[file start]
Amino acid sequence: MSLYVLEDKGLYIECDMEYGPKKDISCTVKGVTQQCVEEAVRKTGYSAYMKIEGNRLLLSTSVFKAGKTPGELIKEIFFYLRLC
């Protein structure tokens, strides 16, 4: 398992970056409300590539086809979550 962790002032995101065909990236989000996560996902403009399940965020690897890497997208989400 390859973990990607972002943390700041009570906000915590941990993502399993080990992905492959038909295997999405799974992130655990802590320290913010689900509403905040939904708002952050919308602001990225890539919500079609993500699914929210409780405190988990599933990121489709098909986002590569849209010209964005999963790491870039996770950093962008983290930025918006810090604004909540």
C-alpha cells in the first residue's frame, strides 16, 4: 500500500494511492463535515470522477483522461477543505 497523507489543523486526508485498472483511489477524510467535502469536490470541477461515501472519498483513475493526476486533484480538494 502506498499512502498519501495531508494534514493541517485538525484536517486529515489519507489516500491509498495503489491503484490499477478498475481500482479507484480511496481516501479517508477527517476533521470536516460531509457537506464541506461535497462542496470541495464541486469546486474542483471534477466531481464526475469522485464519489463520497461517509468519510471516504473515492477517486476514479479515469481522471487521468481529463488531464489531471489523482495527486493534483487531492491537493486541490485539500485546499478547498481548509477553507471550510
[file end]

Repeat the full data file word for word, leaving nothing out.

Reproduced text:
Amino acid sequence: MSLYVLEDKGLYIECDMEYGPKKDISCTVKGVTQQCVEEAVRKTGYSAYMKIEGNRLLLSTSVFKAGKTPGELIKEIFFYLRLC
């Protein structure tokens, strides 16, 4: 398992970056409300590539086809979550 962790002032995101065909990236989000996560996902403009399940965020690897890497997208989400 390859973990990607972002943390700041009570906000915590941990993502399993080990992905492959038909295997999405799974992130655990802590320290913010689900509403905040939904708002952050919308602001990225890539919500079609993500699914929210409780405190988990599933990121489709098909986002590569849209010209964005999963790491870039996770950093962008983290930025918006810090604004909540």
C-alpha cells in the first residue's frame, strides 16, 4: 500500500494511492463535515470522477483522461477543505 497523507489543523486526508485498472483511489477524510467535502469536490470541477461515501472519498483513475493526476486533484480538494 502506498499512502498519501495531508494534514493541517485538525484536517486529515489519507489516500491509498495503489491503484490499477478498475481500482479507484480511496481516501479517508477527517476533521470536516460531509457537506464541506461535497462542496470541495464541486469546486474542483471534477466531481464526475469522485464519489463520497461517509468519510471516504473515492477517486476514479479515469481522471487521468481529463488531464489531471489523482495527486493534483487531492491537493486541490485539500485546499478547498481548509477553507471550510